Cathodic Protection Training Course
The effects of resistance on monitoring measurements
Any cathodic protection surveyor will tell you that watering dry ground 'improves' the readings.
What do they mean by IMPROVE?
They mean that the readings settle down to a recognisable voltage caused by the contact area between the ground contact electrode and the grains of soil has been increased. The contact area between each of the grains of soil has also been increased as it is the salts disolved in the water that provide a path for the current of electrical charges.
Just after watering sufficient charges will enter the meter to fill the capacitors that cause the display to show a steadier voltage.
As more charges enter the meter the readings will steady to a readable value.
As the 'shells of resistance' due to the water, reach remote earth there will be sufficient resistances in parallel to enable the meter to reflect the true voltage from the subject metal to remote earth.
Remember that a voltage is a potential difference and that our measurement is the value of the charges compared between the poles of the voltmeter.
In this next photo the 9volt battery is puting charges into the dry sand at the positive end of the electrolytic path.
Adding water to the contact locations allows the charges to difuse easier resulting in less circuit resistance and this is reflected in the lower voltage reading between the two measuring points of contact with the electrolyte.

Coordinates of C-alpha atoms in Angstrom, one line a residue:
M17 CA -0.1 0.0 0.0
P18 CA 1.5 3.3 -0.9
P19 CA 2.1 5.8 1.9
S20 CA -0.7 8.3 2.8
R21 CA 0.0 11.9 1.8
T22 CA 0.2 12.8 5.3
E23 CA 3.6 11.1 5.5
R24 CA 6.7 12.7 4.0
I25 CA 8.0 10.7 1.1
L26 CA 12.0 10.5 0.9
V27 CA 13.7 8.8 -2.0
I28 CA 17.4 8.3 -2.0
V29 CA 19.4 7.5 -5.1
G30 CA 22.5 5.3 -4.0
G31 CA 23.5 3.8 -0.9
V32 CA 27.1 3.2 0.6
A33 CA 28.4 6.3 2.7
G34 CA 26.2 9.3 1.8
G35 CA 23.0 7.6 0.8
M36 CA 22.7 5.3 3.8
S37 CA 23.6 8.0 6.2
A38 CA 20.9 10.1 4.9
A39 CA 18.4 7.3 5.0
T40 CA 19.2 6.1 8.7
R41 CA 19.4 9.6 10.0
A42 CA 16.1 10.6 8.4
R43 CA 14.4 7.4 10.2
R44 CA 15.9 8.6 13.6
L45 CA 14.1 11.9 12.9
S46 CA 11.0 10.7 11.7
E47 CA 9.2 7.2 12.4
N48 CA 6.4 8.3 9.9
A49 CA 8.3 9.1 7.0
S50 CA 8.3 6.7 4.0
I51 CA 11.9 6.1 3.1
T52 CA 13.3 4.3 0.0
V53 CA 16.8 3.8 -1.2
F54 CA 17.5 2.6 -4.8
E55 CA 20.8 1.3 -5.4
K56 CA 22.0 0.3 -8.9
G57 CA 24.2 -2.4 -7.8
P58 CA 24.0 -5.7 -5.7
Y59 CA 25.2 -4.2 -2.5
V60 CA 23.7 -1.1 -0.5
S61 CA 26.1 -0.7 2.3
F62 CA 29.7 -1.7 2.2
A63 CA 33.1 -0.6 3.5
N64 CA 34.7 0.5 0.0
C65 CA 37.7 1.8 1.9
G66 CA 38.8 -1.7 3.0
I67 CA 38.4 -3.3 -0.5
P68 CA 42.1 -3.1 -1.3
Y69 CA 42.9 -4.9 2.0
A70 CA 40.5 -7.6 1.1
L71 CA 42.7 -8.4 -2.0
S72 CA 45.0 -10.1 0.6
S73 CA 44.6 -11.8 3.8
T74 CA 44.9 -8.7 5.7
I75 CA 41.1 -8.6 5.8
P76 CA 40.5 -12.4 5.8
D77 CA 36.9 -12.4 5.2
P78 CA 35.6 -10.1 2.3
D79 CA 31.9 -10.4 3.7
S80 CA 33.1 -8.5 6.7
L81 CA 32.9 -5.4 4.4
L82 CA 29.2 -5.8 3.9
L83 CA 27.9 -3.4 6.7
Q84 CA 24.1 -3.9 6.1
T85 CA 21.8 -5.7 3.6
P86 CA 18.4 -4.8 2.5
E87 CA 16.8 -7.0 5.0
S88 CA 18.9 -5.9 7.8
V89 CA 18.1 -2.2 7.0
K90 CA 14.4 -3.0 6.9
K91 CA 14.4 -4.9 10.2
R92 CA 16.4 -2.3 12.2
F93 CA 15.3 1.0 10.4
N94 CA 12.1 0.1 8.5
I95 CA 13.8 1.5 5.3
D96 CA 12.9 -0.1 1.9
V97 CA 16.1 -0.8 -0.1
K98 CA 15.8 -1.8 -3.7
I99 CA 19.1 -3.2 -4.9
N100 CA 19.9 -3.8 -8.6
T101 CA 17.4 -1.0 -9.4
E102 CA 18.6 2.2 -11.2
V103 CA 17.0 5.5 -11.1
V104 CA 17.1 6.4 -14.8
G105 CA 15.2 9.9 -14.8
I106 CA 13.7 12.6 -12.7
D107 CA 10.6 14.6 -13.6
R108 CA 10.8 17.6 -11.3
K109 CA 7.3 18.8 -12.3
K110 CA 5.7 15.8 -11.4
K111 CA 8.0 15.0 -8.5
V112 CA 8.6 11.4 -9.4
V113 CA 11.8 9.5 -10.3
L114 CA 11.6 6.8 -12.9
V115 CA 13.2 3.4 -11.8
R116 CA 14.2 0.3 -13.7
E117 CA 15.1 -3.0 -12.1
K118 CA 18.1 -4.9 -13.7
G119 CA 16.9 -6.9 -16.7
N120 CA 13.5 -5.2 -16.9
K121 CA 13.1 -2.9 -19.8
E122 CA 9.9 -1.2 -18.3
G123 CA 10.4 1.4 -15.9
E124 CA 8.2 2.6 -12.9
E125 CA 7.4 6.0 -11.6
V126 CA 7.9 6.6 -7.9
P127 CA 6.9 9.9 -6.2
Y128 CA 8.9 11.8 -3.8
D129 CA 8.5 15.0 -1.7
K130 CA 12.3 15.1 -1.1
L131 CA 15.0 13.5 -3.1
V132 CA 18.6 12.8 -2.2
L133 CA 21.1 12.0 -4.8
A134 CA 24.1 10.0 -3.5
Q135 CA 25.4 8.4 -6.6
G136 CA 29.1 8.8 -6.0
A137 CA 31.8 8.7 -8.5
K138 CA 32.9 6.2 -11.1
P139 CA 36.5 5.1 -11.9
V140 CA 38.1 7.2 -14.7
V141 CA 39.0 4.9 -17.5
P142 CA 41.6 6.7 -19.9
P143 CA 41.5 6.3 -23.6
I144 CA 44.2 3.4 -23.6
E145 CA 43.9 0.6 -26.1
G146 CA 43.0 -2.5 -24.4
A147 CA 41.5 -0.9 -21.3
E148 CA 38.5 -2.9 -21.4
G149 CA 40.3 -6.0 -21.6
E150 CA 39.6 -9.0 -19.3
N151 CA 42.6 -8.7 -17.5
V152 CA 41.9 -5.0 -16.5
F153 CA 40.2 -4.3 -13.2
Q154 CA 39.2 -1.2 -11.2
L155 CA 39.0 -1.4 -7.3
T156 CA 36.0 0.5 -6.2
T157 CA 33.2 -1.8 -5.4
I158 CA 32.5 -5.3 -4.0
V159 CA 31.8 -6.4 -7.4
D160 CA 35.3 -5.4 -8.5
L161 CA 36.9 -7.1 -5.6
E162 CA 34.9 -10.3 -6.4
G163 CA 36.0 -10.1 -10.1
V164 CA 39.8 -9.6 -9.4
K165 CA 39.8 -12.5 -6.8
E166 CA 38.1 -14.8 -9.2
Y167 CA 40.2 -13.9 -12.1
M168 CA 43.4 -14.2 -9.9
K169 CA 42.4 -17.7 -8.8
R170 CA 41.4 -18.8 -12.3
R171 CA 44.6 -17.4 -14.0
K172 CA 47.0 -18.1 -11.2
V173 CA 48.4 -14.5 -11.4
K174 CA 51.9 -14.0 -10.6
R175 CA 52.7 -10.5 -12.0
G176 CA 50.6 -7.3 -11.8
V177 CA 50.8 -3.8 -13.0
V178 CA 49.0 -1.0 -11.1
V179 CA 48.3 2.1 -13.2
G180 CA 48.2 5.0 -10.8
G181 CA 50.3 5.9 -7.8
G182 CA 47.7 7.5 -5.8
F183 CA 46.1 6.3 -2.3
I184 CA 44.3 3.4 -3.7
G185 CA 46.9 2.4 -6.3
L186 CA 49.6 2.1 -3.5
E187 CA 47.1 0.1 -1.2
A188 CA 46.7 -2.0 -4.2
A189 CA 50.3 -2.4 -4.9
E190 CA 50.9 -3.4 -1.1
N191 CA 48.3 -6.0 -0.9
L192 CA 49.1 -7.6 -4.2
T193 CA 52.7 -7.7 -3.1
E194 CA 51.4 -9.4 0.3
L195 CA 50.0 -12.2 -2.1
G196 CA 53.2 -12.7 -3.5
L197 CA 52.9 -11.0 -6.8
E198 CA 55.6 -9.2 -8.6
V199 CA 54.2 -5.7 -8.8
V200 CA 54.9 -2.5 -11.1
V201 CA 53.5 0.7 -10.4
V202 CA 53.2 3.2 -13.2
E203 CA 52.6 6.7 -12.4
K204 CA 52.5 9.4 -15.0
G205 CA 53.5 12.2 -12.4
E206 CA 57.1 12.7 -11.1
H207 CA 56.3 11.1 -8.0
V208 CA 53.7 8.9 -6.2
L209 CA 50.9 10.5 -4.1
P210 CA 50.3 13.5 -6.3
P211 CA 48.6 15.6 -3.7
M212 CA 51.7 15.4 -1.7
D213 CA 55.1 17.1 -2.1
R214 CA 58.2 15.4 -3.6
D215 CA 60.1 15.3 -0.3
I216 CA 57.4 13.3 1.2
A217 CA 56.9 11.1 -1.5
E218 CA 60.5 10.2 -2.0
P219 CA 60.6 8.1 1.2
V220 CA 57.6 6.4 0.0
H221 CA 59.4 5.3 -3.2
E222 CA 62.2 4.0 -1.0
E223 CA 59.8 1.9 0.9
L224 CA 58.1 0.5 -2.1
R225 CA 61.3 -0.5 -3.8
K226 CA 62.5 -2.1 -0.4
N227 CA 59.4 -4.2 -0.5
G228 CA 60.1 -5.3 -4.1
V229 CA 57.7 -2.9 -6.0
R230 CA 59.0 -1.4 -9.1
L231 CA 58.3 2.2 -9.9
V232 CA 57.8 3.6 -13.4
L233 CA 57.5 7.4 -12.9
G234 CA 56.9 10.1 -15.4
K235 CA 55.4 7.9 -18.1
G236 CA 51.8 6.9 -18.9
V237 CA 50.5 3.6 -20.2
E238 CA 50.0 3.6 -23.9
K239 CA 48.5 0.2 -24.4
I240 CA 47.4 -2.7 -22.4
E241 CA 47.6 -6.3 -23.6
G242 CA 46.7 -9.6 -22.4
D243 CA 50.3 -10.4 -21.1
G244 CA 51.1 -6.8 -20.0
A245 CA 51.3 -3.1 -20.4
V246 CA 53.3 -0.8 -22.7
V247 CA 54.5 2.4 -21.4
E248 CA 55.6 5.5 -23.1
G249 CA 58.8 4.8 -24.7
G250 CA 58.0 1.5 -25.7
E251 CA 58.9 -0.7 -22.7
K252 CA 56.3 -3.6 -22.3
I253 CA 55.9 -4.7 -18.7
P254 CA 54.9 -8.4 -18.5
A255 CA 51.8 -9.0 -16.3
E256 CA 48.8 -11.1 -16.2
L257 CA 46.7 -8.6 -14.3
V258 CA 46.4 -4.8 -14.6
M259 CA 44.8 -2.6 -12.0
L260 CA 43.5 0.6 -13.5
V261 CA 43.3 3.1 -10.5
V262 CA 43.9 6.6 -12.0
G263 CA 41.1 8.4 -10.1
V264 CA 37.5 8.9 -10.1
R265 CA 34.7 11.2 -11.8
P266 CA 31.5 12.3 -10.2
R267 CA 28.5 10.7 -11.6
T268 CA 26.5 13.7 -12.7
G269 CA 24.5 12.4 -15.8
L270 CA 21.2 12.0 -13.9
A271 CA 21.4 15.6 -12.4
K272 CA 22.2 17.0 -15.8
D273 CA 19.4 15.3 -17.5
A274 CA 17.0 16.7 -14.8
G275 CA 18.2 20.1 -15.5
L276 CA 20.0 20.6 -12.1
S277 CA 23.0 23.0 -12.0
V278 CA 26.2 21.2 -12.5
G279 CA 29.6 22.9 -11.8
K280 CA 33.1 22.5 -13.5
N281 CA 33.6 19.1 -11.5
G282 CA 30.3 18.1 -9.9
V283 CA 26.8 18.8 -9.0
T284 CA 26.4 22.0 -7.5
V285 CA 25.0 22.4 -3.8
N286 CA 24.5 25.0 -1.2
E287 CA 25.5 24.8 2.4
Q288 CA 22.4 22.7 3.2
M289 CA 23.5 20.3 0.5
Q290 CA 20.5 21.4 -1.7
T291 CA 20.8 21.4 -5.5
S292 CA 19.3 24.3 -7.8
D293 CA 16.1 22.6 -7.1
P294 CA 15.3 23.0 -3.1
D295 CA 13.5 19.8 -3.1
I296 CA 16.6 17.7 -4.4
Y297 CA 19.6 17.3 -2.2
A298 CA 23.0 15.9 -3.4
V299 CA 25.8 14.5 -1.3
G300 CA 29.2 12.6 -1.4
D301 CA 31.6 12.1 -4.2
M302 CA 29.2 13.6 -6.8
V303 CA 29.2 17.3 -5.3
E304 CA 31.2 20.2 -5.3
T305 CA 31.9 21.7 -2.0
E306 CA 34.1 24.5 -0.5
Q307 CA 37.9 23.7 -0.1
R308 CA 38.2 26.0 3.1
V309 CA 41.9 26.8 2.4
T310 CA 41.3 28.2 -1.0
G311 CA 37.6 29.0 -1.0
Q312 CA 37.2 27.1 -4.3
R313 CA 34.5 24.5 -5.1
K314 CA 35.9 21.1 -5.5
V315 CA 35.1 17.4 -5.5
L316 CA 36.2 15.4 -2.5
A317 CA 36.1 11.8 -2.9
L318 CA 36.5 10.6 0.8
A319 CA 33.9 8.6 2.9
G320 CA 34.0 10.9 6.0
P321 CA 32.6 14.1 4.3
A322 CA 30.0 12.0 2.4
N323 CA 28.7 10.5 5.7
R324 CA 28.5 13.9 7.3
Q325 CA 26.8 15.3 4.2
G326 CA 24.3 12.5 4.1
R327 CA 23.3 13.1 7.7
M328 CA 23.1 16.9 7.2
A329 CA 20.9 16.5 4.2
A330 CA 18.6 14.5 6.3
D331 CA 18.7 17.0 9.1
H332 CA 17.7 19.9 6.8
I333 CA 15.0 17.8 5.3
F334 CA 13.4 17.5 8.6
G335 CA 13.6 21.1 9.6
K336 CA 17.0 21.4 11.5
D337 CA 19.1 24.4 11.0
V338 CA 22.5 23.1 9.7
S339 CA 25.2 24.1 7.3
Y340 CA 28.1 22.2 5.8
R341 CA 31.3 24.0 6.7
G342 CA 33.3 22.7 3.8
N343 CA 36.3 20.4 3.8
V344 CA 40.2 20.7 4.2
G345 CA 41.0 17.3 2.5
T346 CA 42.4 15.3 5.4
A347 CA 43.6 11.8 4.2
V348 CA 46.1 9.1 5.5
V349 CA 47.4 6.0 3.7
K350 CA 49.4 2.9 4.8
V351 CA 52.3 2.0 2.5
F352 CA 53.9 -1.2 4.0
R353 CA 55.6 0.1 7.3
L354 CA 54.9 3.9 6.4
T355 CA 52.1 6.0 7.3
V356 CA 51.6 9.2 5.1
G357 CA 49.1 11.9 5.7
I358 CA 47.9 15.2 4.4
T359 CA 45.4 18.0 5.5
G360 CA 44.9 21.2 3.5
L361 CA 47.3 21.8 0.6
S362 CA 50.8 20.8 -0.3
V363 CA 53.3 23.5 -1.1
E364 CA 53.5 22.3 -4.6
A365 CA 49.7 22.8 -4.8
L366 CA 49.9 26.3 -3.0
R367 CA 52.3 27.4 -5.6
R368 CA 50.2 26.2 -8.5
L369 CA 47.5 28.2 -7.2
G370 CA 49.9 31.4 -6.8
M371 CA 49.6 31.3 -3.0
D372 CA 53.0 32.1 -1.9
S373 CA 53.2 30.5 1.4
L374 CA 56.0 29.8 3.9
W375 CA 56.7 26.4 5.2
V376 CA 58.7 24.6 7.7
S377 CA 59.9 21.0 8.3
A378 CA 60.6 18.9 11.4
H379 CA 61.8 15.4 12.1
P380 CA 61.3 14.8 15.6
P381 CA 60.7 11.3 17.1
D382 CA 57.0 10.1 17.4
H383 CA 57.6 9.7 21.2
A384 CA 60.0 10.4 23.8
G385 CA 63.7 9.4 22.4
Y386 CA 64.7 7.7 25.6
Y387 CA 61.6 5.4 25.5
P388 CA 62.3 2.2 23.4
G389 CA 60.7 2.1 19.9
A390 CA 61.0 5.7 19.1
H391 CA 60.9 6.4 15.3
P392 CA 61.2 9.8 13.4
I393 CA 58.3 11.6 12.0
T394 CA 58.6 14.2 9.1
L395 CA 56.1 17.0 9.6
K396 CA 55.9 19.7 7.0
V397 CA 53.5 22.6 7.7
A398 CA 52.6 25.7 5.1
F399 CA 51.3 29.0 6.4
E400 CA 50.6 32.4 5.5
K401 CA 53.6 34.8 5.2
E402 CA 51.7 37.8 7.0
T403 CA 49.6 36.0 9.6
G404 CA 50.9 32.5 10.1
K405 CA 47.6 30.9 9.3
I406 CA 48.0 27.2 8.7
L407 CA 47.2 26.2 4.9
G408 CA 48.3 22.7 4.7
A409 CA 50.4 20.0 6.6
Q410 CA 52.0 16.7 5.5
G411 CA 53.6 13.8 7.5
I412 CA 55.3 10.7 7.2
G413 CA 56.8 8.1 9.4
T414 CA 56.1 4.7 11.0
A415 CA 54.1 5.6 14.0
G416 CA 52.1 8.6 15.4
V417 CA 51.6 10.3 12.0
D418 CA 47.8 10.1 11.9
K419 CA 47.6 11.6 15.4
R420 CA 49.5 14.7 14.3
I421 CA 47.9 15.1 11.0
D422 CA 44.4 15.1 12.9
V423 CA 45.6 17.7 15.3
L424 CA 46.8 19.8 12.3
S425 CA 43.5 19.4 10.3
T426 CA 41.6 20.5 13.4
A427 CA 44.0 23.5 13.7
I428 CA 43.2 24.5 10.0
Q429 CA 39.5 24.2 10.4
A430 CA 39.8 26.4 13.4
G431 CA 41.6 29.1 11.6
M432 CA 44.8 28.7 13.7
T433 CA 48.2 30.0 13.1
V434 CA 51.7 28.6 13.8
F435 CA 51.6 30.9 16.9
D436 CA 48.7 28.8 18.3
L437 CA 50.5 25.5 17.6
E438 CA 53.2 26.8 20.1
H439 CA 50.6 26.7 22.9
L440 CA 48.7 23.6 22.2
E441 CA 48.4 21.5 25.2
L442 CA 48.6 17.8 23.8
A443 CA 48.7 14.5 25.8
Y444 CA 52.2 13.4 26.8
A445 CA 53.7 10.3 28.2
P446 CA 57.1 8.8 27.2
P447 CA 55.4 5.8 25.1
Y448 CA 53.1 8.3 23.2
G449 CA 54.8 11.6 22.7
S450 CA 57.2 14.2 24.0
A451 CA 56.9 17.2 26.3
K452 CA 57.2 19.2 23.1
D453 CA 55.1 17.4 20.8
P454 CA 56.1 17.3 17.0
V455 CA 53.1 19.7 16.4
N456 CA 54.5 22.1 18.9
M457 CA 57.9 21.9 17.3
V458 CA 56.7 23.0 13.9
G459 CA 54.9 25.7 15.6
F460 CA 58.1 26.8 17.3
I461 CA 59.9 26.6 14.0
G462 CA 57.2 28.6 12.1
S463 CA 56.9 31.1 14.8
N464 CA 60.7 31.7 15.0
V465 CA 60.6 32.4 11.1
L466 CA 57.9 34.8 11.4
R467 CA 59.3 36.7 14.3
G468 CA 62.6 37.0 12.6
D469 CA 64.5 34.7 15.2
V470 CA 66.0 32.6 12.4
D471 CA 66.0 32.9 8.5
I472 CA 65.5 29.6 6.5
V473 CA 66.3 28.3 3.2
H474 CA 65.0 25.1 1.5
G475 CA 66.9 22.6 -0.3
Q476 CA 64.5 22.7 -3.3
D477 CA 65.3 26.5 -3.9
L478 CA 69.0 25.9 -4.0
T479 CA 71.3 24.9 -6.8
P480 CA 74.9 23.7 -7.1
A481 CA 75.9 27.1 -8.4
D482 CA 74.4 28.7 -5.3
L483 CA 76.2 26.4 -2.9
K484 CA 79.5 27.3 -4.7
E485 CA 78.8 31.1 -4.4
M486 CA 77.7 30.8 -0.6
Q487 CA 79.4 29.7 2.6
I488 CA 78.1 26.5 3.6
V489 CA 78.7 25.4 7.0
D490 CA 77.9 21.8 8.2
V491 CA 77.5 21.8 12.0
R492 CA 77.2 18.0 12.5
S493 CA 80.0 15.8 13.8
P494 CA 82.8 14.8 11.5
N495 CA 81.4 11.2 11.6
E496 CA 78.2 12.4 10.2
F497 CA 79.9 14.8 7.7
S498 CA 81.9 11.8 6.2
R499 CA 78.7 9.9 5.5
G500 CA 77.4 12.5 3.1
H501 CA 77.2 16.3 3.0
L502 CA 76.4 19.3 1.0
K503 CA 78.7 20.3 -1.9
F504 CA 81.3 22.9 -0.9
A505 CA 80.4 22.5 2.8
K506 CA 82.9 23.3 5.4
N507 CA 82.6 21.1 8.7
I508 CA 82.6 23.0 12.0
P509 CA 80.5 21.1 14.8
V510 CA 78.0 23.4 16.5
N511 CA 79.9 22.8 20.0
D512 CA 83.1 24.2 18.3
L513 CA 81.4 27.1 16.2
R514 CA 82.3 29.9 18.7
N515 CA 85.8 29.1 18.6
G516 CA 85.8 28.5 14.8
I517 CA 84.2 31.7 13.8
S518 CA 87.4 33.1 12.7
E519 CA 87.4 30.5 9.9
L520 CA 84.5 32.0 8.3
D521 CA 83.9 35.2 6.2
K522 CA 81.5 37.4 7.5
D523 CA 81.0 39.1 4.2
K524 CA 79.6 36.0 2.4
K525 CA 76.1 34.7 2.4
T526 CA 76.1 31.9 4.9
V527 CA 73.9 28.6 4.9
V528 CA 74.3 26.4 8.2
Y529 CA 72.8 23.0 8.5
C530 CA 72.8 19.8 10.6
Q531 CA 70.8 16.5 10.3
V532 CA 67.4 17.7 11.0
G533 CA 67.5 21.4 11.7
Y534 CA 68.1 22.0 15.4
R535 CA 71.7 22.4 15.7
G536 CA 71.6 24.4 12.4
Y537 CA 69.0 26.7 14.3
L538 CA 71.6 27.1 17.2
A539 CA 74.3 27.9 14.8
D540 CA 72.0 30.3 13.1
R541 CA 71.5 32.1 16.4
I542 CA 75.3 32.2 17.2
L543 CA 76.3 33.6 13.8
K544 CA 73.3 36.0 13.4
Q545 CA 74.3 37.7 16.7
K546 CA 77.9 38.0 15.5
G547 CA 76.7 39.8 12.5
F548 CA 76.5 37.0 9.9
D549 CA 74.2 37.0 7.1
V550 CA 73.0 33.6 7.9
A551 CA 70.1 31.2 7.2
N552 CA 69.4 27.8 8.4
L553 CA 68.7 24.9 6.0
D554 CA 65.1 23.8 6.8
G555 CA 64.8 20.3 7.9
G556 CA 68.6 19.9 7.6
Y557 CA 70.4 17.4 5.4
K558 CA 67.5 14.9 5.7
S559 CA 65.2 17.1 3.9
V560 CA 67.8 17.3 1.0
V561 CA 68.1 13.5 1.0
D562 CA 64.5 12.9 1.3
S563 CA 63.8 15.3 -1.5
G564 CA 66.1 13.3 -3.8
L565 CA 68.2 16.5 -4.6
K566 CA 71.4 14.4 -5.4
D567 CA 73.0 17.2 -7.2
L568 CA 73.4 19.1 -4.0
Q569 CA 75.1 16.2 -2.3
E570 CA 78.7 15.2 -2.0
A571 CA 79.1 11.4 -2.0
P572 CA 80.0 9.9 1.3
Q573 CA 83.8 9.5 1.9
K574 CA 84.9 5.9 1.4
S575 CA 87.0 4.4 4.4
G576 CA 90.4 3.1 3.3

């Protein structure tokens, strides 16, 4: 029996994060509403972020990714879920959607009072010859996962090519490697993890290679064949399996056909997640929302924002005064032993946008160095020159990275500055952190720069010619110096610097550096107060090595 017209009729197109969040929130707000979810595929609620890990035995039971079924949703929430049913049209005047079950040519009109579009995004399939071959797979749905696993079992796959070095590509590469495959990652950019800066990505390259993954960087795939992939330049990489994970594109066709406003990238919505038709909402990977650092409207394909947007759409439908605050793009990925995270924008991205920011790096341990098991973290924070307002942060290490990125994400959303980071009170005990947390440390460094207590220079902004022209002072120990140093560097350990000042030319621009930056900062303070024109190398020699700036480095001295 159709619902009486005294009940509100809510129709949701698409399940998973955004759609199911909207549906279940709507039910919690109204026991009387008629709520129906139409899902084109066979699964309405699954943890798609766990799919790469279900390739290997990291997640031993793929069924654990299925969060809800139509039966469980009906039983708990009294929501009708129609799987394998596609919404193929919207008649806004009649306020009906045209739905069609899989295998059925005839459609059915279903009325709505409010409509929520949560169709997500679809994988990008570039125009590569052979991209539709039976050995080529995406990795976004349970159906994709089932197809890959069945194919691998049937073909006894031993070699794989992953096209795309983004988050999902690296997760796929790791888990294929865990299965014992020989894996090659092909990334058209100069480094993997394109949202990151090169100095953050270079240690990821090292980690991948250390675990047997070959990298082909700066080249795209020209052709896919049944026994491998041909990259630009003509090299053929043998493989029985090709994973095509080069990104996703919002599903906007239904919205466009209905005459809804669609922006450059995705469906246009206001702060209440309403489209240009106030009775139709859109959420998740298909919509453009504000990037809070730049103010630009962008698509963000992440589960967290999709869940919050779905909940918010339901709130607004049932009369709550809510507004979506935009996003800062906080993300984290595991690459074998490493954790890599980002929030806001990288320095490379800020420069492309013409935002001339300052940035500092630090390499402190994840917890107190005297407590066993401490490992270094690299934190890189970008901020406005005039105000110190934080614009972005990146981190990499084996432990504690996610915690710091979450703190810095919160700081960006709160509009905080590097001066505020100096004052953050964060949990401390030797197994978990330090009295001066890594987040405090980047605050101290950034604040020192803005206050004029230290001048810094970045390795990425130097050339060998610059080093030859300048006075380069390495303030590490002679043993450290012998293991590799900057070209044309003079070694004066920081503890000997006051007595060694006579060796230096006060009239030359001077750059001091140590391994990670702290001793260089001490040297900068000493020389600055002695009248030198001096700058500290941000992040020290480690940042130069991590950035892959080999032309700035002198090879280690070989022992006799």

As the water disolves the salts and speads it allows the charges a more conductive path until eventually it joins the four points of interest on the surface.
However, we are dealing with a three dimensional situation and the water is drawn down by gravitation.
Each strata becomes saturated according to its permeability.
The conductive mass of the salty water varies layer by layer in these models as the strata in the ground vary in field circumstances.
We can see that the total resistance can be calculated from the voltage as is done in the Wenner four pin method of ground resistance measuring.
However, we are using an insulated space that does not replicated in true life except in the very rare occasions where a conducive area is completely surounded by a non-conductive 'mass earth'.
Such areas are sometimes found in rain forests based in silicon sand from which the salts have been washed away. Organic pockets in valeys and depressions are best addressed by sacrificial anode systems where the charges can be made available at locations where the electrolyte is most active and conductive.
In order to model the normal affect of resistivity it is necessary to use a conductive container which can be used as 'remote earth'. That is why I use metal flight cases for many of my demonstration models.
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